Even though what you have is not as damaging to the government's image as, say, the Nauru files, which showed a pattern of abuse at Australia's offshore detention centers (and which would also probably be illegal under the bill's provisions), it does not matter.

Under the new espionage law, anything deemed classified by the government - even something as innocuous as a lunch menu - would be seen as "inherently harmful information."

You can defend your actions by arguing your story is in the public interest, with "fair and accurate reporting."

But how that is defined is subjective and if you lose, you could face up to 15 years in prison.

"For the first time the whole reporting process and everybody involved in it, from research to publication, is potentially criminalised," said Gaven Morris, news director for the Australian Broadcasting Corp (ABC), the country's largest public broadcaster.

In short, news media companies told Parliament in a joint statement: "There is a real risk that journalists could go to jail for doing their jobs."


When it comes to economic policy, conflicting data and analyses are common.

But if you are a government economist - or just work in international trade - the new espionage law has some provisions for you too.

National security under the bills would be extended to include economic relations - an expansion that set off alarm bells among some lawyers.

"The breadth of the expression 'national security' extending to the country's political or economic relations with another country or countries may have a stifling effect on freedom of expression," wrote the Law Council of Australia, a national association of the country's attorneys.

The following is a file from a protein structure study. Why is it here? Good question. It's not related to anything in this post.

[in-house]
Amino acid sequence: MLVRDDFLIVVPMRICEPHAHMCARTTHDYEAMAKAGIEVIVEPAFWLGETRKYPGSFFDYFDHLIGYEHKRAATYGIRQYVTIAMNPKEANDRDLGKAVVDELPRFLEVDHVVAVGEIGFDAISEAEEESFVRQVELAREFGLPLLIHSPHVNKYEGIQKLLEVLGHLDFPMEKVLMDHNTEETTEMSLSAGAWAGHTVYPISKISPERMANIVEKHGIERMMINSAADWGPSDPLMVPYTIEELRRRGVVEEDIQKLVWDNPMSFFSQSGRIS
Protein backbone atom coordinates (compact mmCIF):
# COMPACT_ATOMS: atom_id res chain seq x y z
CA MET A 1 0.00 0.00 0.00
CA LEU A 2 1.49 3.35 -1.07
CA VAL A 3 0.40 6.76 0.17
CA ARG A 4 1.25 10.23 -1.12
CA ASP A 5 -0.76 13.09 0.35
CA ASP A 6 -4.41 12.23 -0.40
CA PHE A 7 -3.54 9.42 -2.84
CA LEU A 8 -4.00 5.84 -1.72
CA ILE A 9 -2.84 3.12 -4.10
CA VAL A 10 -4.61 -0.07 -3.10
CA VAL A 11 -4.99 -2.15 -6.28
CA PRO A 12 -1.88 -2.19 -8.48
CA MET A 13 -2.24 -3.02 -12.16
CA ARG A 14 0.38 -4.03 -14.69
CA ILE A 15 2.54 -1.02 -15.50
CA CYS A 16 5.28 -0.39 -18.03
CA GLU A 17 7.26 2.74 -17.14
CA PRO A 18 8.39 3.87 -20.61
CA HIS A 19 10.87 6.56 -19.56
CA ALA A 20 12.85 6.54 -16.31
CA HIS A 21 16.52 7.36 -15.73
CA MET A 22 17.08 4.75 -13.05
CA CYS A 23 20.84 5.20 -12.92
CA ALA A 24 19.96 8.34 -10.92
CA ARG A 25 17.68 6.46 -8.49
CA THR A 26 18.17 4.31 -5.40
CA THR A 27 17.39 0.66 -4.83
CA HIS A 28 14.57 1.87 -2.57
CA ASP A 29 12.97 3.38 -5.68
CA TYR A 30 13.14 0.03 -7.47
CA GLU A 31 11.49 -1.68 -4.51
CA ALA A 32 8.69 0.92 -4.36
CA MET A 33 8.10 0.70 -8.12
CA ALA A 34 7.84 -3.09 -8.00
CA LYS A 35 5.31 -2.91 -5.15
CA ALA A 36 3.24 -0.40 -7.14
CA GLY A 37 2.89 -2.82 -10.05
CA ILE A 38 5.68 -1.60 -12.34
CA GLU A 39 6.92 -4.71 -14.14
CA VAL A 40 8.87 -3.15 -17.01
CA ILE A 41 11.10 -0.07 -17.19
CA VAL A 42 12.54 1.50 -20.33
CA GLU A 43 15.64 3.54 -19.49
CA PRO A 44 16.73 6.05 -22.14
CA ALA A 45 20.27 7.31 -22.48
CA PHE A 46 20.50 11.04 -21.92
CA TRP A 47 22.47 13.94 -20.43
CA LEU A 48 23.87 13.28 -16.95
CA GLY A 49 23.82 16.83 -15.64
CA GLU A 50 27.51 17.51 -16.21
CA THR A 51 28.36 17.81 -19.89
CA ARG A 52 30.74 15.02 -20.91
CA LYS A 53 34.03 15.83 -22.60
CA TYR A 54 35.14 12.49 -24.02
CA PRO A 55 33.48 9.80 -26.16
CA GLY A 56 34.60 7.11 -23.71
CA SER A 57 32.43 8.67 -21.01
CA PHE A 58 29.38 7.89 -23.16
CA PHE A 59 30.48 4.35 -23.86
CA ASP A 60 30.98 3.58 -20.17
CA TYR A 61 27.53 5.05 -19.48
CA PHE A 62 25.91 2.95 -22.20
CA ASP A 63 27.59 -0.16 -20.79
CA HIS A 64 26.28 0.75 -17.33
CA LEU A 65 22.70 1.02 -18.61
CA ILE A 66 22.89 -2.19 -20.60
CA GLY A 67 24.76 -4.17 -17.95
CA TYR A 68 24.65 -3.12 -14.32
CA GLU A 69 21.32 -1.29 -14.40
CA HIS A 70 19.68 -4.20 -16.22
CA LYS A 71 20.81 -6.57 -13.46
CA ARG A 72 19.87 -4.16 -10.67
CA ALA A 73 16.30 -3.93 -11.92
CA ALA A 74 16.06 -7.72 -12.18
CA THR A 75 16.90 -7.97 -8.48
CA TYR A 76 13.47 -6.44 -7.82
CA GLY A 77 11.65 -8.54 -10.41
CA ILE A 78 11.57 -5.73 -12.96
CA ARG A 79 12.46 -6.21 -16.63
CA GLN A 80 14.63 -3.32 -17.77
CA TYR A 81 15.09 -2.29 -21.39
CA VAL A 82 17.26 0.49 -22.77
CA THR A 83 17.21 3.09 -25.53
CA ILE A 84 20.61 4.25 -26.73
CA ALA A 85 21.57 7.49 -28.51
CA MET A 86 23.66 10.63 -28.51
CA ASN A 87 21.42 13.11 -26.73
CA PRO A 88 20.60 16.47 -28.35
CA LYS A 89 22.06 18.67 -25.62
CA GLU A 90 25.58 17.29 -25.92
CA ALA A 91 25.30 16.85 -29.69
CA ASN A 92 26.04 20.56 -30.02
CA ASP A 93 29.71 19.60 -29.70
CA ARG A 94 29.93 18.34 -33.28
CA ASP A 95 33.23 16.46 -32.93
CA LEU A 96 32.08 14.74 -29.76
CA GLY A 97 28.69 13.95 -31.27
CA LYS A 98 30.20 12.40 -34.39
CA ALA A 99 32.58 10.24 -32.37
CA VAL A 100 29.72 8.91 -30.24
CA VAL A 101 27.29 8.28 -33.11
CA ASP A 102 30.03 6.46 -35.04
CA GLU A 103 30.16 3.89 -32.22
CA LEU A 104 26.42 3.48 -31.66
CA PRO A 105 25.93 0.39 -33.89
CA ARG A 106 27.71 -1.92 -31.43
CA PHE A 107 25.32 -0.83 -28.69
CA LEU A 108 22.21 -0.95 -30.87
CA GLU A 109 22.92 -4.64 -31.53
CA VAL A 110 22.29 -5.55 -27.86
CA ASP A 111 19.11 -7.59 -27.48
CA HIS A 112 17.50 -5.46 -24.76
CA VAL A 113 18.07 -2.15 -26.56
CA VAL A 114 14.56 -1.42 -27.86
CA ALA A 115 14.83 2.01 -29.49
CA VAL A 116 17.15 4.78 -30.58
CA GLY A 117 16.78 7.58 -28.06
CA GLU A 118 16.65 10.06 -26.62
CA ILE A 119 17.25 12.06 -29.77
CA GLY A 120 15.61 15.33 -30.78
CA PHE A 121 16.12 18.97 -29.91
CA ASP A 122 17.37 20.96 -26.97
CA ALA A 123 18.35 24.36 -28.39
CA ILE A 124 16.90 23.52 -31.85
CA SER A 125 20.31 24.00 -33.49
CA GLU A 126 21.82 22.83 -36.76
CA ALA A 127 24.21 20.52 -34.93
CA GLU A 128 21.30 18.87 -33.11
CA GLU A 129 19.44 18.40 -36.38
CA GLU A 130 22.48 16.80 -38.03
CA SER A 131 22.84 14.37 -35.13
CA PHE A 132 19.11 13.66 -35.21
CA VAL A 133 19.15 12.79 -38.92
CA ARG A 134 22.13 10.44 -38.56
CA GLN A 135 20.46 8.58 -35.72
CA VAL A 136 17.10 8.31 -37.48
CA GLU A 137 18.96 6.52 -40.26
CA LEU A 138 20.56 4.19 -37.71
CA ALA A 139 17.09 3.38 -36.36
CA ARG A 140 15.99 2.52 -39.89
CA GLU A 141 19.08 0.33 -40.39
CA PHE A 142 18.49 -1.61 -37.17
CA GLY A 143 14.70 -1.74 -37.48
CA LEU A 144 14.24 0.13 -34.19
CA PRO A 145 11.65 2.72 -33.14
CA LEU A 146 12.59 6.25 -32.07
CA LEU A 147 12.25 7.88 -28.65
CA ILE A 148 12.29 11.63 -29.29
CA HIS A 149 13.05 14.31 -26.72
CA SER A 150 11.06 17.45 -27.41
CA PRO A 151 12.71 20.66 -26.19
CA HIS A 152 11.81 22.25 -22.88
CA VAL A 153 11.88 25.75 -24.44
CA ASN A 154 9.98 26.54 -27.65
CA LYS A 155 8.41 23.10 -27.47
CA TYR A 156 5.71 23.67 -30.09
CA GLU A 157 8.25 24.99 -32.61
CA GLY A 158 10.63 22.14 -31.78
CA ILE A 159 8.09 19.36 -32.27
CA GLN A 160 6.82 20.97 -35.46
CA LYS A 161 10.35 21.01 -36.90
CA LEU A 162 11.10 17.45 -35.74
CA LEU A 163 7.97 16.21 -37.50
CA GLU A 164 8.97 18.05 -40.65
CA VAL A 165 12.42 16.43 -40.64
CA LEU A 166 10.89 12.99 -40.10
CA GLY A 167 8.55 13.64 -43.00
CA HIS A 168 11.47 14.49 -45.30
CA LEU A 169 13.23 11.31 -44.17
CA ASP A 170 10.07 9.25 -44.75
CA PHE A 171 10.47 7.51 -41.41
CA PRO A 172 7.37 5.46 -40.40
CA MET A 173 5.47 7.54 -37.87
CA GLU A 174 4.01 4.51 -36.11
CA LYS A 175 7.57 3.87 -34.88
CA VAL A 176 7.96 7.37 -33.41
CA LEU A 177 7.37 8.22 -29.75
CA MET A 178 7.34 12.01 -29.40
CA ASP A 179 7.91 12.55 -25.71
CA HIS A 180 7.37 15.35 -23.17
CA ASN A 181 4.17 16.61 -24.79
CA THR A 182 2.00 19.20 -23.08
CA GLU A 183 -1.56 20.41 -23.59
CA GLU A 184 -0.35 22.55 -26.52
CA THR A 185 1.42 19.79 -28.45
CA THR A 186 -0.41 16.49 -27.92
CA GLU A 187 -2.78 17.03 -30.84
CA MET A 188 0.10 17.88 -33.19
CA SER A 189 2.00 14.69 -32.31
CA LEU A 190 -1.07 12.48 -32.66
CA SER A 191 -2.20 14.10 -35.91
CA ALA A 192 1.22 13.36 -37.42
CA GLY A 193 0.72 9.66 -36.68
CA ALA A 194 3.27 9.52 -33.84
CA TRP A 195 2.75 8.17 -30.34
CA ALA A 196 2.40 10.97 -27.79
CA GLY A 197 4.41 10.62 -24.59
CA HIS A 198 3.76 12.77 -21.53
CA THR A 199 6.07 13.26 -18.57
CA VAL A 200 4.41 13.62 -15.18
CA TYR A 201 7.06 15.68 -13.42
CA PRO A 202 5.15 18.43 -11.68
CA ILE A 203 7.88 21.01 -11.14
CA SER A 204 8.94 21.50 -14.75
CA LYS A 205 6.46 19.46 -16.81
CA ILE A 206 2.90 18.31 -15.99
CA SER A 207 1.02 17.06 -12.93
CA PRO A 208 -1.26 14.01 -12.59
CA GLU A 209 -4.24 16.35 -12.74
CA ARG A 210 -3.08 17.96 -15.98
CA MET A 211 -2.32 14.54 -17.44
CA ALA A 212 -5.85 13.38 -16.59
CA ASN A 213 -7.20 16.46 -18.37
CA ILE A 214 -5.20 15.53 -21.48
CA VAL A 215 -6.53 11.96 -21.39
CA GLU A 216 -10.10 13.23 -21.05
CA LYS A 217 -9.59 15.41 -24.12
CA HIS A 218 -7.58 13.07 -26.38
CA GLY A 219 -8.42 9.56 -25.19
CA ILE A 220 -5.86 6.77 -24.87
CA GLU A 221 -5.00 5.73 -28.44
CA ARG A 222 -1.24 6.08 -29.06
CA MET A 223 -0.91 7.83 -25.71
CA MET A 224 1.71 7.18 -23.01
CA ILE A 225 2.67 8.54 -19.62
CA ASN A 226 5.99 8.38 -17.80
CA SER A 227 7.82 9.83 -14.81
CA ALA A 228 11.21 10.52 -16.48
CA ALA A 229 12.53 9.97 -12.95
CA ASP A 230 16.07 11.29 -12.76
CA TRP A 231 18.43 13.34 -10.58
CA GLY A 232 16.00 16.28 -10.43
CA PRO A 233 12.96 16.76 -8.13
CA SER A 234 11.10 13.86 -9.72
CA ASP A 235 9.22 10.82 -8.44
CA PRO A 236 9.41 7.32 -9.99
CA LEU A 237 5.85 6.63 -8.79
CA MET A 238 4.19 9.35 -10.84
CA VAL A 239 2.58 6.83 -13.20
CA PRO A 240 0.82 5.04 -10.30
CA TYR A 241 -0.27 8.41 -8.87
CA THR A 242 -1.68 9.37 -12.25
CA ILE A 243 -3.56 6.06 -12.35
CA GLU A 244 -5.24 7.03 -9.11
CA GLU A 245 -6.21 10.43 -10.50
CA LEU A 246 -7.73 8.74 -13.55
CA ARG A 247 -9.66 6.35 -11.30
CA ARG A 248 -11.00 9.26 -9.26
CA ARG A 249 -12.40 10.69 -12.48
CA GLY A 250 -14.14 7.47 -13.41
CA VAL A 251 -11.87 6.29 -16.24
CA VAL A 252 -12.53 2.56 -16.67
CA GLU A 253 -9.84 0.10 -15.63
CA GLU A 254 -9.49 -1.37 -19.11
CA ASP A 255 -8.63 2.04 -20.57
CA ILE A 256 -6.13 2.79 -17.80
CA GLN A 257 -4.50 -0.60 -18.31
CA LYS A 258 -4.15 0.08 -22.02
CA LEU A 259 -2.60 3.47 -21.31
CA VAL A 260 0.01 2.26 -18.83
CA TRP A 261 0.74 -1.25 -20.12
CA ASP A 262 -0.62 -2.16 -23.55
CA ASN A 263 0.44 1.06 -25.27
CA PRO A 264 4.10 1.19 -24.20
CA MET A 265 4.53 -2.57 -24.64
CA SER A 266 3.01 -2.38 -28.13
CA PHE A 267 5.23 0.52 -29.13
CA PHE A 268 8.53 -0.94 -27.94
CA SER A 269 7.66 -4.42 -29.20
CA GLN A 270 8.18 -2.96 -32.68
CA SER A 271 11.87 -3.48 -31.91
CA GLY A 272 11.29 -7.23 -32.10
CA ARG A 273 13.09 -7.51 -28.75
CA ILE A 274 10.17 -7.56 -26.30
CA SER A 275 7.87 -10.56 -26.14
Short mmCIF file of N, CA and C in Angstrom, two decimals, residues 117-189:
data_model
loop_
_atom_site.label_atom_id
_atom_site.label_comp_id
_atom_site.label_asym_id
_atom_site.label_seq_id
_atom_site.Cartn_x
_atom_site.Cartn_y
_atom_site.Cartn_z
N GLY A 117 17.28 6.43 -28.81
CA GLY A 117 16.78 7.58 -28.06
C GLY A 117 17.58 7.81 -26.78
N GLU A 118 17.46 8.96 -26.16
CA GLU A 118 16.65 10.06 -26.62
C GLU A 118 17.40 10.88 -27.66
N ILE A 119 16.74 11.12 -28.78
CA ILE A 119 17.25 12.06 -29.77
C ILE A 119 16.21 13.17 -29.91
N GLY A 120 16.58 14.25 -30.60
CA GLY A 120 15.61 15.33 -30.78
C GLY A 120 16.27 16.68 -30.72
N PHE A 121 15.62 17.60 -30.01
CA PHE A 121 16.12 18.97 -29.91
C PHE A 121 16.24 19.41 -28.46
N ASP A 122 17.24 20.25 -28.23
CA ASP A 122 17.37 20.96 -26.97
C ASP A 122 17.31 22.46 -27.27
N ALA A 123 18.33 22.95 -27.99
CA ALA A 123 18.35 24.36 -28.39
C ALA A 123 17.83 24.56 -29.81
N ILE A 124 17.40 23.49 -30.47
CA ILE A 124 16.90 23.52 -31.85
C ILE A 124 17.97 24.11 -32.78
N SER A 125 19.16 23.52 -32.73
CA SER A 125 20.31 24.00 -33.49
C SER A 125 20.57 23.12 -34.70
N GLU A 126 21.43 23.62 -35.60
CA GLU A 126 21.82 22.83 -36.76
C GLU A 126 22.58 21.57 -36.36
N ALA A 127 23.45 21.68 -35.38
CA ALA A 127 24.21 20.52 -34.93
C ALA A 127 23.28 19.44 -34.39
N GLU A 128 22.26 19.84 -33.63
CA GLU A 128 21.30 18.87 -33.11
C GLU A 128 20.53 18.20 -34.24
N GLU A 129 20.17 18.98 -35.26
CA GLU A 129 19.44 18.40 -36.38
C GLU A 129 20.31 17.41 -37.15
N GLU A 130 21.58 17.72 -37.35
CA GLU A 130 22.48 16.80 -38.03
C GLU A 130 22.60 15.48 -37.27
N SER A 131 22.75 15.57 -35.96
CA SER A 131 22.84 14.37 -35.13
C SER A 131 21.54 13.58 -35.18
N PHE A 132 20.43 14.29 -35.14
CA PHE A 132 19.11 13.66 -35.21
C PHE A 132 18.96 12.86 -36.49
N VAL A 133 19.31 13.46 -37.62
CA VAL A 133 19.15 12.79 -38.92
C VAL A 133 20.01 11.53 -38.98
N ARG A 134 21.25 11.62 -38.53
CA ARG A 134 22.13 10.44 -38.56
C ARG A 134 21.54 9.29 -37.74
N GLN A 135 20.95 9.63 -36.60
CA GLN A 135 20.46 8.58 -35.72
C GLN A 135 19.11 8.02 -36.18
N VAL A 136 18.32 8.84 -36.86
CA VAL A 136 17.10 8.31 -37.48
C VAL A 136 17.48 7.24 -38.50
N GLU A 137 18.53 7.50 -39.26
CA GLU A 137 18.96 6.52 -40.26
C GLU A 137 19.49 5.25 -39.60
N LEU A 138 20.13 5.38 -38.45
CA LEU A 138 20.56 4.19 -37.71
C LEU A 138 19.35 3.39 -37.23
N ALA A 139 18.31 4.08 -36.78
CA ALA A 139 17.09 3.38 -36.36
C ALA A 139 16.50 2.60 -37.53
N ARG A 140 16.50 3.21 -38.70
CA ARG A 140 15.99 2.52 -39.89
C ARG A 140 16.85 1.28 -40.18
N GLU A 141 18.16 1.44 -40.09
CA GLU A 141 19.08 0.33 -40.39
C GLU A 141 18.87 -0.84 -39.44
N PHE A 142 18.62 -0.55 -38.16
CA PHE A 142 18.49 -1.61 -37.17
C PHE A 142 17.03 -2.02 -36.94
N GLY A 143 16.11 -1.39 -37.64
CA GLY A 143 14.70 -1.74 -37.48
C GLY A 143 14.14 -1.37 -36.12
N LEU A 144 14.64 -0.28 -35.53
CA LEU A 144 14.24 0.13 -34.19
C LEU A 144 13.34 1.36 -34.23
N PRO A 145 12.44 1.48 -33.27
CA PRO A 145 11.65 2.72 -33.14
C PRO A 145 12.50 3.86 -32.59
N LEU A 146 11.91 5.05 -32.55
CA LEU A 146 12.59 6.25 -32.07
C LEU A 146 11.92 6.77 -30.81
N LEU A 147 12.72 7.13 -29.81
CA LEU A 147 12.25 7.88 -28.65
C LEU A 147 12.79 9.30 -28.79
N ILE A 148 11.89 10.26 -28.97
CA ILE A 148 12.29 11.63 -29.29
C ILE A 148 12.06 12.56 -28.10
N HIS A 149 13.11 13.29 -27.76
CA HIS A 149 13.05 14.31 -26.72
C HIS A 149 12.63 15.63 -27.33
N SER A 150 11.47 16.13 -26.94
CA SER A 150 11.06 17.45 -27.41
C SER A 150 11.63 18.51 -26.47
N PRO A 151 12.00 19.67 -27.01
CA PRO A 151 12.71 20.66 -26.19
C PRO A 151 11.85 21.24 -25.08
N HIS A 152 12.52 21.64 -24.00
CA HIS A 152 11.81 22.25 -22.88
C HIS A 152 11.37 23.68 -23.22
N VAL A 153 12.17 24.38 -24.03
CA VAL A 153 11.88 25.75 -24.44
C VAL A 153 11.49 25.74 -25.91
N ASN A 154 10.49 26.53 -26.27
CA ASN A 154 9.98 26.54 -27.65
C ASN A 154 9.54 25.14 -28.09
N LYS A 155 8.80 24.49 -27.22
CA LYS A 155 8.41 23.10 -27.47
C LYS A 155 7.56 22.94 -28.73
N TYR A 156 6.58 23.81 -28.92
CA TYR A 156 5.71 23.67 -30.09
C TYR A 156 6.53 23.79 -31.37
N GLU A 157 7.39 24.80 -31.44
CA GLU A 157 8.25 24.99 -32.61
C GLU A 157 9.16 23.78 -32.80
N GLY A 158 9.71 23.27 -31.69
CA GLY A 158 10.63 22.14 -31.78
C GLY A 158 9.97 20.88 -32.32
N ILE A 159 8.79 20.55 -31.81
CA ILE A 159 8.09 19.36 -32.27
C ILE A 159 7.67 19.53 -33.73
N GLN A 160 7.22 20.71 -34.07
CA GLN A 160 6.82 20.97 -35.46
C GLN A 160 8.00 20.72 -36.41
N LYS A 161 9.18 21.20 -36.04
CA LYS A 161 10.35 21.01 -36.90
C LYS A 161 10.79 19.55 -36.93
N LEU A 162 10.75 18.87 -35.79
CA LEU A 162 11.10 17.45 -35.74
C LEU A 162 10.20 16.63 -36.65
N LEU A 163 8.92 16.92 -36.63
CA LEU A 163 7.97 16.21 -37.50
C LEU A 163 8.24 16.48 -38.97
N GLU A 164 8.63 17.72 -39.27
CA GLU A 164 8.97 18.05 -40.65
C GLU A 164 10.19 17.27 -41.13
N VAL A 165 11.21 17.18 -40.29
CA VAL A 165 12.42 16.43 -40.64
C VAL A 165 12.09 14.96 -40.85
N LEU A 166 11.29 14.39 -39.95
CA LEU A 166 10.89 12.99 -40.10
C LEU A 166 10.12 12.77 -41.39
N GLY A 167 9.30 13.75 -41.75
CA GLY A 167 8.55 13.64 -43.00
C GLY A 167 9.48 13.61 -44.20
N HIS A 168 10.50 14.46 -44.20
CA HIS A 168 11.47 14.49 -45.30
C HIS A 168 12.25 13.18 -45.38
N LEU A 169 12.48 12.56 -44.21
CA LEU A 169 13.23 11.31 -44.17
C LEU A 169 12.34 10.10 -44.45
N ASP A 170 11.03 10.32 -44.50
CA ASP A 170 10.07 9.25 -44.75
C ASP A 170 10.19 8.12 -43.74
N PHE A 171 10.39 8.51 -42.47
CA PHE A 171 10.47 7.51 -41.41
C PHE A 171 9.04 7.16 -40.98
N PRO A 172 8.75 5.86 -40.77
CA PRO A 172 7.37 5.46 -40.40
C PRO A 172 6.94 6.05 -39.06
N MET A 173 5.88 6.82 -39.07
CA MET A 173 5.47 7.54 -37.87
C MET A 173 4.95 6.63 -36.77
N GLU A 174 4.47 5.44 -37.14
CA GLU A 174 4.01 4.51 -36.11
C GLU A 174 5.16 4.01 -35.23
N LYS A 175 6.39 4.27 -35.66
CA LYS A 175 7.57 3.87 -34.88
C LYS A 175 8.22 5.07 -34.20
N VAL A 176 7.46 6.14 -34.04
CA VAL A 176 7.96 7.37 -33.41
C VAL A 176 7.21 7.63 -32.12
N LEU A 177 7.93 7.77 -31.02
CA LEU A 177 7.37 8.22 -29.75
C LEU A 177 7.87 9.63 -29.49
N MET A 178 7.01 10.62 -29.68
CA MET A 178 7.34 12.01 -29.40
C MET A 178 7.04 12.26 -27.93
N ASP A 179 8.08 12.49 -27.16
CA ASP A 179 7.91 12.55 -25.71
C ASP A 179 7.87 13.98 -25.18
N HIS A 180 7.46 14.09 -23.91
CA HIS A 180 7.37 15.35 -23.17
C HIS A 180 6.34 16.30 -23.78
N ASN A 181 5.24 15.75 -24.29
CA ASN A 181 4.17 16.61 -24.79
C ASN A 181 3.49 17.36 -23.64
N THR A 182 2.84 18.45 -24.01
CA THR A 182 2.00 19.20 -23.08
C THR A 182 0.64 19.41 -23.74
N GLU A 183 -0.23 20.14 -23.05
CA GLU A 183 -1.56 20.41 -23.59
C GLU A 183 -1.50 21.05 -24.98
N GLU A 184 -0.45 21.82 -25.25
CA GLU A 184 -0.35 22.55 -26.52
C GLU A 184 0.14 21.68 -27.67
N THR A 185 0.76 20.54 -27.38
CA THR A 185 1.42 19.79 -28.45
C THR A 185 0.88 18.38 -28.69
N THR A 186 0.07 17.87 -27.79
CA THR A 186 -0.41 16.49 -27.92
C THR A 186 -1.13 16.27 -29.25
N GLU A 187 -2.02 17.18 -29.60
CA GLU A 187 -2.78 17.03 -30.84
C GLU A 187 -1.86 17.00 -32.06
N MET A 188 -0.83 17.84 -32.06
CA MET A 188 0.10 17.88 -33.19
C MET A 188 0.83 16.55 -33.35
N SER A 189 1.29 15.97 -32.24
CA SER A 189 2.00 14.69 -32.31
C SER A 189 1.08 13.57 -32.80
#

More specifically, some legal experts asked, would internal opposition to trade deals favoured by the government now amount to a breach of national security?


Now, let's say you work to advocate women's rights or human rights.

You often talk to government and private sector officials about your cause. You also talk to officials from other countries - those who share a passion for your issue or work in that field.

Sometimes, what one official tells you becomes part of a conversation with another official. But if the new espionage bills become law, notes or any other records of those conversations could be illegal.

For Ms Pearson of Human Rights Watch, that means it becomes dangerous for her to talk to American or United Nations officials about what the Australian authorities might have told her about human rights in any given country, not just Australia.

Casual conversation could become criminal if she or someone else dares to take notes about what was discussed, and if the government deems the information vital to its broadened definition of national interests.

Mr Morris at the ABC said that the bills essentially threatens a wide swath of conversations and research involving dissenting or competing viewpoints.

"Consistently, we've seen overreach where governments seek to suppress information because it is embarrassing, not because there is a genuine security risk," he said.

Ms Pearson put it more directly.

She said she would like to give Parliament a simple message: "If you pass this law you're basically taking away freedom from Australians, including the freedom of expression," she said. "It's completely ridiculous."